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Common Hull Auxiliary Multi-mission Platform Design Process

By C. Henry Dorger, Matthew Houlahan, Madeleine Leland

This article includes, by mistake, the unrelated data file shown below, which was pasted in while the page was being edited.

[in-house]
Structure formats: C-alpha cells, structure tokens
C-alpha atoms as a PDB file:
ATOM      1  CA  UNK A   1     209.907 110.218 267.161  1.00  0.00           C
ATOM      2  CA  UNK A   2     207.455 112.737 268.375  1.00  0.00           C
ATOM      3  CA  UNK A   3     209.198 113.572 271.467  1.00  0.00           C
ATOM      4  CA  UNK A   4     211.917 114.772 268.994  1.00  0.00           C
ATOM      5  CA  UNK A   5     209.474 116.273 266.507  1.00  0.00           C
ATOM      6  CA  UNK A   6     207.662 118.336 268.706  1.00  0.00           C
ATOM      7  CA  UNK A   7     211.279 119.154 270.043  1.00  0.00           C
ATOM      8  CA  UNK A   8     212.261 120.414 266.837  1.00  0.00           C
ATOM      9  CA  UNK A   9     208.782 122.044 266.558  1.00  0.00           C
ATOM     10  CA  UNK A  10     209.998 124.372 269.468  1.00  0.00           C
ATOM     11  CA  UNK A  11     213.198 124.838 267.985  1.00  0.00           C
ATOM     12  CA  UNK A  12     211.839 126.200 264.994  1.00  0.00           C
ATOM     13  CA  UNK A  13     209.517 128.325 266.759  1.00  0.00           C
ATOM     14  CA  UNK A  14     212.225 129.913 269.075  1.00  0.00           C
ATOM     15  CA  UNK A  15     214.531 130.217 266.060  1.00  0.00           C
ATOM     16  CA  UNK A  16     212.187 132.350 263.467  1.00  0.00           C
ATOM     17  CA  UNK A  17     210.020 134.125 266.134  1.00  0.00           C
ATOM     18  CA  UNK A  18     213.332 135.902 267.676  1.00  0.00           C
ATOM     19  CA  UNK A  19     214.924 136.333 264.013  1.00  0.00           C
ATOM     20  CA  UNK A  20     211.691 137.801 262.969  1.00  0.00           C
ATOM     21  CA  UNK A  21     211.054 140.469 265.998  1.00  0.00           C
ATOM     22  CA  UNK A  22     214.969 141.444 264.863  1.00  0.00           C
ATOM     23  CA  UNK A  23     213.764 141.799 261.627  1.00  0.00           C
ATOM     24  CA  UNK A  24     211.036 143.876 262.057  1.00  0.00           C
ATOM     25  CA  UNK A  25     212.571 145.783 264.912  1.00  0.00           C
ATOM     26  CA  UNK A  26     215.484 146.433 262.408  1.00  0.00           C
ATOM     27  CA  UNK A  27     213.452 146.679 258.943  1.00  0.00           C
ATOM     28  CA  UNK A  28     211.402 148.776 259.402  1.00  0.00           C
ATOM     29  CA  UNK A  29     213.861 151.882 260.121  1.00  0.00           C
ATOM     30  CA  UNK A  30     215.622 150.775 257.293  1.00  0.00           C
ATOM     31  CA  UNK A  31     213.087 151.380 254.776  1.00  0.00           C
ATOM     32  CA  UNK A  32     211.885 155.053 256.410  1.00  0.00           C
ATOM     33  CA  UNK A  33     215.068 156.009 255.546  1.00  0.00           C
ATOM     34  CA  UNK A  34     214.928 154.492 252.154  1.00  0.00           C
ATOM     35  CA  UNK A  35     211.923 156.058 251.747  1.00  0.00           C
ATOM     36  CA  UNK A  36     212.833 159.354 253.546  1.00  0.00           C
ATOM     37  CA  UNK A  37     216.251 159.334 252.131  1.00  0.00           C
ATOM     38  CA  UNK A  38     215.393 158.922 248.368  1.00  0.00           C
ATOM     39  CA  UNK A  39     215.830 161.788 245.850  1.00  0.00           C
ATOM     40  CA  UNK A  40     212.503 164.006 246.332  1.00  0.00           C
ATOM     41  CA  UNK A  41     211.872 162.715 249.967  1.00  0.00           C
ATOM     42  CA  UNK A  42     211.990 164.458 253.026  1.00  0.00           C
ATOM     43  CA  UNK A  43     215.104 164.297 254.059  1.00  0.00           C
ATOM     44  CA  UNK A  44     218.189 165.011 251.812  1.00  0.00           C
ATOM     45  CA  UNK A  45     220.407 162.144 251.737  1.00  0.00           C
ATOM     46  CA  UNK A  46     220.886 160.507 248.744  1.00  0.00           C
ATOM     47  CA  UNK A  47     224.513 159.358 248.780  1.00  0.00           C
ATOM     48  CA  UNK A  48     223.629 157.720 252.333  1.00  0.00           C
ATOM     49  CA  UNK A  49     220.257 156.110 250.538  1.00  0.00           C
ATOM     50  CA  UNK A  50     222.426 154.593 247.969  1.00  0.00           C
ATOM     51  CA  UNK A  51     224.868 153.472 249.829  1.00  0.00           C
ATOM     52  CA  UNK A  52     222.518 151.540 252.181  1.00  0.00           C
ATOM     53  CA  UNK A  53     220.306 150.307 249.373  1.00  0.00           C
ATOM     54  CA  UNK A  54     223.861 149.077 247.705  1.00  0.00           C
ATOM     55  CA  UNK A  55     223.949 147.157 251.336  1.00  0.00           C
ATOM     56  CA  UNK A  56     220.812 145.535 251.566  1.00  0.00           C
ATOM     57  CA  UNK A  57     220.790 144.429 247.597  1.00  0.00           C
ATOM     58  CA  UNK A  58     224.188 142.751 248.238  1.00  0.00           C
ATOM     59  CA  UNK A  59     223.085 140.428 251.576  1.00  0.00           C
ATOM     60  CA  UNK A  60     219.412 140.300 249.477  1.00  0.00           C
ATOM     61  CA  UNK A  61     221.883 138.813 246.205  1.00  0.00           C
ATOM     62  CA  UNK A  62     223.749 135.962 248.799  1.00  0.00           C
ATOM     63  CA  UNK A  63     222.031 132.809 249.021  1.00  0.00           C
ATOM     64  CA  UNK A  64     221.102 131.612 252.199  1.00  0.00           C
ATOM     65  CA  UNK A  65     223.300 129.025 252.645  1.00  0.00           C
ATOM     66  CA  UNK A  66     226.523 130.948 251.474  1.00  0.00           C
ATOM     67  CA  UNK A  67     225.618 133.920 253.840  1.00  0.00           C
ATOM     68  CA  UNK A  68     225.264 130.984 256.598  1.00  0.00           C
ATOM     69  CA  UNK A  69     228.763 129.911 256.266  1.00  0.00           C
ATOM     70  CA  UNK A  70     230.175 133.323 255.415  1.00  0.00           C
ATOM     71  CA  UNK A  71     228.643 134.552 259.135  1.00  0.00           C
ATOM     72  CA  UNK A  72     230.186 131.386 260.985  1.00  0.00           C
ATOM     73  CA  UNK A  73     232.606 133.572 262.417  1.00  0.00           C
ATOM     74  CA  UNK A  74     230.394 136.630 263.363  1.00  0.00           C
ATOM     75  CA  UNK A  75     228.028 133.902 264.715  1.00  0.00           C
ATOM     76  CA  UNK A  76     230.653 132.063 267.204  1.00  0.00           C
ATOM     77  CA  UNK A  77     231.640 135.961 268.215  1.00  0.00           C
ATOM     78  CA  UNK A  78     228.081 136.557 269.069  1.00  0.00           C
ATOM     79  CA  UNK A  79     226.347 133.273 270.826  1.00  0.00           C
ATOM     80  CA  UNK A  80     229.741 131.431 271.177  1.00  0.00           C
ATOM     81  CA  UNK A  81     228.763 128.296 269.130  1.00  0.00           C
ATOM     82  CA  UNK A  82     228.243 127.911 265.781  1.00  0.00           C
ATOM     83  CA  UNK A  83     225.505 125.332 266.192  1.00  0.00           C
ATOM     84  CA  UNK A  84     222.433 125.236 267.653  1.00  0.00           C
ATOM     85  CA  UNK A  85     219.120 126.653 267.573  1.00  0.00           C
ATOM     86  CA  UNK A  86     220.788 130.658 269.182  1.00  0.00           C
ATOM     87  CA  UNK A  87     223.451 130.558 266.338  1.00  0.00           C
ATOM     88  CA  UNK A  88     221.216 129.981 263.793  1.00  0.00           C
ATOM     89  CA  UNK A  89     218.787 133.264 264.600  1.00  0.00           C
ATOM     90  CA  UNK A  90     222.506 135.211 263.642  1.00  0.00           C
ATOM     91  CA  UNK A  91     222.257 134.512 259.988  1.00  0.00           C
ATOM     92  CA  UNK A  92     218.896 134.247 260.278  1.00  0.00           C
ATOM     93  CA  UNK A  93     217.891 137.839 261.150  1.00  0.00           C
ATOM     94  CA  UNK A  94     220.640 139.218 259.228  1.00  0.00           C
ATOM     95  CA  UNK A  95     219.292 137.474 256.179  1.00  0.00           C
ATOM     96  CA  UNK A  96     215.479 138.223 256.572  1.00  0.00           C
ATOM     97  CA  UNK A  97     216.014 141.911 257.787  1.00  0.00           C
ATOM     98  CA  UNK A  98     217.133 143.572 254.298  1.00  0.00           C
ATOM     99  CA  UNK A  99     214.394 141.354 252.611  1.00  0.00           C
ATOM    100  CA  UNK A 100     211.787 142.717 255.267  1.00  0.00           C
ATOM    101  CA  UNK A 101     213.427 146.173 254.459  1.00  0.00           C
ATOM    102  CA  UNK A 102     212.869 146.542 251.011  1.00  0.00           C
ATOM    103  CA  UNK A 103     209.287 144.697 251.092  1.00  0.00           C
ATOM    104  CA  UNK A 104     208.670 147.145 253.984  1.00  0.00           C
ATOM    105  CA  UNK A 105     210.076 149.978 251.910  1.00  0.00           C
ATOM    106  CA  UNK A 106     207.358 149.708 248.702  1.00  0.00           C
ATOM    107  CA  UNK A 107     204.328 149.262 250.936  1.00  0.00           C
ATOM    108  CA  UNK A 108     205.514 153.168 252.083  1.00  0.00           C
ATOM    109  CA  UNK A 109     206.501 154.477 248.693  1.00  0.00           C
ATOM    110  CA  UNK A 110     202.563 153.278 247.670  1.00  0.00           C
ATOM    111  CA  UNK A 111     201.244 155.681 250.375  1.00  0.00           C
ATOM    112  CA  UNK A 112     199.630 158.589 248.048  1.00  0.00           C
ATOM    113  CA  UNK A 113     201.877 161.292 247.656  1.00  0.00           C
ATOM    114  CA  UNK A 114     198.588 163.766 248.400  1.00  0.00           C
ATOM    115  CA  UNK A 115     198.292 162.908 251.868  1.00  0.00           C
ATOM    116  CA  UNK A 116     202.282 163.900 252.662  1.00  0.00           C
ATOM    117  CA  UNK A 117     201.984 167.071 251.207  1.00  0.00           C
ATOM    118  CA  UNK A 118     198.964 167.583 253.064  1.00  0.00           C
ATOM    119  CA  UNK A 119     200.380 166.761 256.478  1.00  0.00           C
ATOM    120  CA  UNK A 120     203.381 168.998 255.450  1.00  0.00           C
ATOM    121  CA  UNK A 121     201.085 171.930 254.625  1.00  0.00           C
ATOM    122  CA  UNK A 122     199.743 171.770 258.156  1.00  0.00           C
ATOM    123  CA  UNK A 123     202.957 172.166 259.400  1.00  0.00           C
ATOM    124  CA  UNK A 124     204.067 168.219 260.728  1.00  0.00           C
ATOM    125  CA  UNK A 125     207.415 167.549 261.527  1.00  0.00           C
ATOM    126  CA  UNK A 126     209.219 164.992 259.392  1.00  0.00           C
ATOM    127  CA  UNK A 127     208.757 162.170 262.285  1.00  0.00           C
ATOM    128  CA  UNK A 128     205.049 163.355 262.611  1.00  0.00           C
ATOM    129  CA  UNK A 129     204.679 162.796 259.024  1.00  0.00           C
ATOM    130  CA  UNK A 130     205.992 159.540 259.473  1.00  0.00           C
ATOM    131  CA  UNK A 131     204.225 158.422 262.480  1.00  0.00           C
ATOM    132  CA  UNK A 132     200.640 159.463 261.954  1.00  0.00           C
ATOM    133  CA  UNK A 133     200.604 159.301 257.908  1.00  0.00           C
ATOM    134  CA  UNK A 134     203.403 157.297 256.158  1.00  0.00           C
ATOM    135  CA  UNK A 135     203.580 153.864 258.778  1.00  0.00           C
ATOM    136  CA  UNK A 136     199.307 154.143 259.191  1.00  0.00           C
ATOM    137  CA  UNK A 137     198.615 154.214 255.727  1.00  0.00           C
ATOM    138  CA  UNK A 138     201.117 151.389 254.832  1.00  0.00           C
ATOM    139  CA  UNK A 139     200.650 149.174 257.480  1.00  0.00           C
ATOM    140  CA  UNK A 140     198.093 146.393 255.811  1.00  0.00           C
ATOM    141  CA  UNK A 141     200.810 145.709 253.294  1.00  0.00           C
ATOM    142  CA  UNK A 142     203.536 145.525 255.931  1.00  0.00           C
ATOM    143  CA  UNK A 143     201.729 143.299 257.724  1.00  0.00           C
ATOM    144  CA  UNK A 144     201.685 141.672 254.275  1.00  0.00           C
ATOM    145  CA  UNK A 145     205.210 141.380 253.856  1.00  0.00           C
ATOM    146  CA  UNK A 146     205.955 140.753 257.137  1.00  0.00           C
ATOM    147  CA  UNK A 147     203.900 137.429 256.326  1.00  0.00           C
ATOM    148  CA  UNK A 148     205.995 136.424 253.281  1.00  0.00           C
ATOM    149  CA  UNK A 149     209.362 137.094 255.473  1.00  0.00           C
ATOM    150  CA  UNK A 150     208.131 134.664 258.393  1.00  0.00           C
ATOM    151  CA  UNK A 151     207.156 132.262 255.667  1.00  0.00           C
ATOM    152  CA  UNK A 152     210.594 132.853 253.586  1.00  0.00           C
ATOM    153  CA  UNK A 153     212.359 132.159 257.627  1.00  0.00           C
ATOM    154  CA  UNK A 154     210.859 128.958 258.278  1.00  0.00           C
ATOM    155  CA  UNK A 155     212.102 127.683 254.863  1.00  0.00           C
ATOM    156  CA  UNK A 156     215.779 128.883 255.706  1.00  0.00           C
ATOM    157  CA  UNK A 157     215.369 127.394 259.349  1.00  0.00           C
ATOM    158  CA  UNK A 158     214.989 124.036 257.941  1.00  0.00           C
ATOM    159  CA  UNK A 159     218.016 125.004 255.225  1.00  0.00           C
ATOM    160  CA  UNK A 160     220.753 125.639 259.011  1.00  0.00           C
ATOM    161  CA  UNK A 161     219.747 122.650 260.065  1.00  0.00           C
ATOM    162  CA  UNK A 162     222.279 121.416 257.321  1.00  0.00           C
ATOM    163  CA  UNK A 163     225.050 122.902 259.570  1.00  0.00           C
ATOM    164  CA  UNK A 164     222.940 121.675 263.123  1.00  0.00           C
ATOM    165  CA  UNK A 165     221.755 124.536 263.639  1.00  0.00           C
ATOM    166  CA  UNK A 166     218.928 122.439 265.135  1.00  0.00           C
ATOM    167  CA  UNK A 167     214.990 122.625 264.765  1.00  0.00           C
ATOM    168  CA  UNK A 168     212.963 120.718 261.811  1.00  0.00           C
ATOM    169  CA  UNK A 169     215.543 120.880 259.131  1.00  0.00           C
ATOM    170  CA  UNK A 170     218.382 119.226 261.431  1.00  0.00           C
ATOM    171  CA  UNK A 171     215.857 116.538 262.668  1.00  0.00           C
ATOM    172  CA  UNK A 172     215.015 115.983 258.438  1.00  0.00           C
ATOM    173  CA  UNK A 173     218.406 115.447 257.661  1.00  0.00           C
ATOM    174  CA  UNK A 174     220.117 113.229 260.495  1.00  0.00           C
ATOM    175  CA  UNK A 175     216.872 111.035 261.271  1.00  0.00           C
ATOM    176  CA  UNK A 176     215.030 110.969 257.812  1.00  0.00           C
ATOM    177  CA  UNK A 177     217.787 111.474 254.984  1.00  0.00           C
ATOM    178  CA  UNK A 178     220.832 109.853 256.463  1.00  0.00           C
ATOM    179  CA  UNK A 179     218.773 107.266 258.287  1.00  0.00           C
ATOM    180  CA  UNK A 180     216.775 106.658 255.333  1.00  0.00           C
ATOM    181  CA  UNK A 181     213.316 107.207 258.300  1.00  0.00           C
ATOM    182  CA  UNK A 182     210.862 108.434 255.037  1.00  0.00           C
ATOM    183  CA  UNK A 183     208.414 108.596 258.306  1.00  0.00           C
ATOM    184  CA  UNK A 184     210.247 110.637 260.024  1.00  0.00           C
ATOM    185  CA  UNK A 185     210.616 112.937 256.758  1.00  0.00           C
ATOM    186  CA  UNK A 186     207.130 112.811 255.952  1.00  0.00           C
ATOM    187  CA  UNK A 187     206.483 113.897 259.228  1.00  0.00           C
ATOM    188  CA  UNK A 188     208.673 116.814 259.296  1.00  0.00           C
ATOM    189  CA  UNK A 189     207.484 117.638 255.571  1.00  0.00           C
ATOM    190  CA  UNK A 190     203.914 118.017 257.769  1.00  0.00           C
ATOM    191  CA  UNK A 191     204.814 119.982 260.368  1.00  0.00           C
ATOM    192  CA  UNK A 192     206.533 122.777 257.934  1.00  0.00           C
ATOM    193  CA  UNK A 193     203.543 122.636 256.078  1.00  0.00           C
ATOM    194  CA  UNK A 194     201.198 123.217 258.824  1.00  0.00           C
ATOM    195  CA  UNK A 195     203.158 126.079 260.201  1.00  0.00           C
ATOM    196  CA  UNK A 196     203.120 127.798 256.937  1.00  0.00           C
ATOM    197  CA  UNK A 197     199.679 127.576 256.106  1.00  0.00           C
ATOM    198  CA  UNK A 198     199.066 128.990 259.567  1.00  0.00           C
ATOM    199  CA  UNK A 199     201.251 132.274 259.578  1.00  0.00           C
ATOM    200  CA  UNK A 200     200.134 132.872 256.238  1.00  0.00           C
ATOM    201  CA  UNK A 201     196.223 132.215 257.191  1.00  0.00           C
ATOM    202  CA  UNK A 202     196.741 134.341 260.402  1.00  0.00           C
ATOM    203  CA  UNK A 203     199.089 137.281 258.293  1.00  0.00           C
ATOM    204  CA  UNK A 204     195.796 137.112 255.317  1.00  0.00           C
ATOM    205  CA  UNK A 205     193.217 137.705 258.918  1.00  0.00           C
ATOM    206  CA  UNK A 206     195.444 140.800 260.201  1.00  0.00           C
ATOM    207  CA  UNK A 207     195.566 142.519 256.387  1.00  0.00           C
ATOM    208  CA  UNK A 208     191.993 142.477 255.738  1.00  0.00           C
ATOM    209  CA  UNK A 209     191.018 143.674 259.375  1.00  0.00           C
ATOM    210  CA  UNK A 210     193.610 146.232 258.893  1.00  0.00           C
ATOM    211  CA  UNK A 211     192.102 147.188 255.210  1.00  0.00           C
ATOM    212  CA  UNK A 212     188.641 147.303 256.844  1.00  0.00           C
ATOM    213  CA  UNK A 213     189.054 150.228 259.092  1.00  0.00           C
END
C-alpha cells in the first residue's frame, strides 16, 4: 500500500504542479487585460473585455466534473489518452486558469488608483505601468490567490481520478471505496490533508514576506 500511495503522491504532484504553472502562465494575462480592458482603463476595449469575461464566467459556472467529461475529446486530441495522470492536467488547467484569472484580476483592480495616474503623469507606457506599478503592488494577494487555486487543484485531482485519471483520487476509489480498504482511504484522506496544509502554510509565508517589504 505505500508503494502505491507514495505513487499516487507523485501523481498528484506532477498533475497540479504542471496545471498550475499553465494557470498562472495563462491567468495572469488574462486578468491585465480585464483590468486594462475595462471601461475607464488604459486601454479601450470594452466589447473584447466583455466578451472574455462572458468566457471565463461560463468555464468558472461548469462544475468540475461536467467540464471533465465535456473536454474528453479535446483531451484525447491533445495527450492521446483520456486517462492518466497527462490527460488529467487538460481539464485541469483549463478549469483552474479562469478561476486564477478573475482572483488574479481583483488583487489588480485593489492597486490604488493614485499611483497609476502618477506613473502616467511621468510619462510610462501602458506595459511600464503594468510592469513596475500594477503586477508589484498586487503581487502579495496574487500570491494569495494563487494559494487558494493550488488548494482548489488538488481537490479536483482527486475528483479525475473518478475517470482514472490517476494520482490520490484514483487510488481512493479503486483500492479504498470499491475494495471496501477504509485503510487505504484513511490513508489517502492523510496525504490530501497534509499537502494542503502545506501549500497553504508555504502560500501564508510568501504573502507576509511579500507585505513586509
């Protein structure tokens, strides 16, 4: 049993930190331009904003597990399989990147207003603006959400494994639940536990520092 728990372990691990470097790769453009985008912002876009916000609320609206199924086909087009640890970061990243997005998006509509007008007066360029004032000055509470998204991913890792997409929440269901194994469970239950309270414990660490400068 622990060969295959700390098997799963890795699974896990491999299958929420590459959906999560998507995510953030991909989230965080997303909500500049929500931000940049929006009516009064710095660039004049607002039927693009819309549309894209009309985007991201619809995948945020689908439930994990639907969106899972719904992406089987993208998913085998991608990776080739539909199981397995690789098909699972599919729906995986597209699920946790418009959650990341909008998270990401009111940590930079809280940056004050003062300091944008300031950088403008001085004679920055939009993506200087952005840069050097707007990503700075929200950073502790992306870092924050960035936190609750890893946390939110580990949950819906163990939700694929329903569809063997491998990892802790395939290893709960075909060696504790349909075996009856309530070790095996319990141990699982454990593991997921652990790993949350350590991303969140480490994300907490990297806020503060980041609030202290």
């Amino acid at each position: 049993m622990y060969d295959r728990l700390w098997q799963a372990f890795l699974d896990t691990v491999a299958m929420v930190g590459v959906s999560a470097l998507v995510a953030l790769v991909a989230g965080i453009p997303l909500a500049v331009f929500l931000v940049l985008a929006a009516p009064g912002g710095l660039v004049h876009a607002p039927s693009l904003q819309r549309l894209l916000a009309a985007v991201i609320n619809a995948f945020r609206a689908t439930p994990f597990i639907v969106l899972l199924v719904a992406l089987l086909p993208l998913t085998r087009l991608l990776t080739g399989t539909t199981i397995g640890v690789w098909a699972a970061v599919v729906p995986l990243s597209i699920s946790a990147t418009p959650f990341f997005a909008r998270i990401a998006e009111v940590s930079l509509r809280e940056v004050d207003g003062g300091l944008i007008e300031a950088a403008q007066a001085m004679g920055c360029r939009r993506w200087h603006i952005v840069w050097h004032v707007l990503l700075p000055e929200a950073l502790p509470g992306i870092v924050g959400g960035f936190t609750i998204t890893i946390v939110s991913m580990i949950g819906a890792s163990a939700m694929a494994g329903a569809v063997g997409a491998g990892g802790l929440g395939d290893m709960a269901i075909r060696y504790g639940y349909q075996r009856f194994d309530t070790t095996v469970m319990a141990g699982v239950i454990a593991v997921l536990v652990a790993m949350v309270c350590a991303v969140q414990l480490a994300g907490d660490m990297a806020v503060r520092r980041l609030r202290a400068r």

The Common Hull Auxiliary Multi-mission Platform (CHAMP) is a ship concept capable of utilizing one platform to support one of five different auxiliary missions. The key design challenge was finding a common platform for several missions with diverging design drivers that lack commonality. A set-based design-like approach was taken in order to develop this common platform. Mission specific three dimensional area-reservation CAD models were developed and compared to find commonalities while elements of modularity and flexibility were leveraged to maximize available mission space. Each CHAMP mission was deconstructed into area and volume elements represented as “Building Blocks”, which formed a library to be recalled to represent a level of mission capability. The “Building Blocks” were combined to create “Block Models” – area reservation arrangements using “Building Blocks”. An “Architectural Framework” – an empty ship and deckhouse shell utilizing common ship interfaces – was created to guide the placement of the “Building Blocks” within the “Block Models” ensuring commonality between multiple designers. A hull form and machinery spaces were defined late in order to freely explore the impacts of applying modularity and flexibility to a concept and prevent any premature design constraints. An overlap process was applied to create a CHAMP Ship – a “Block Model” that can transition to one of five CHAMP missions. Area constraints (vertical access, watertight transverse bulkheads, TEU footprints) were increasingly applied during the overlap process to ensure design convergence. The converged CHAMP Ship design, the “Block Model” was shifted from Block Space to Ship Space through a Refinement Step. A hull was wrapped around the CHAMP “Block Model” and its multi-mission capability was re-evaluated: mission area lost due to hull form was refined as general arrangements were developed. In parallel, software such as the Advanced Ship & Submarine Evaluation Tool was utilized to perform traditional naval architecture analysis.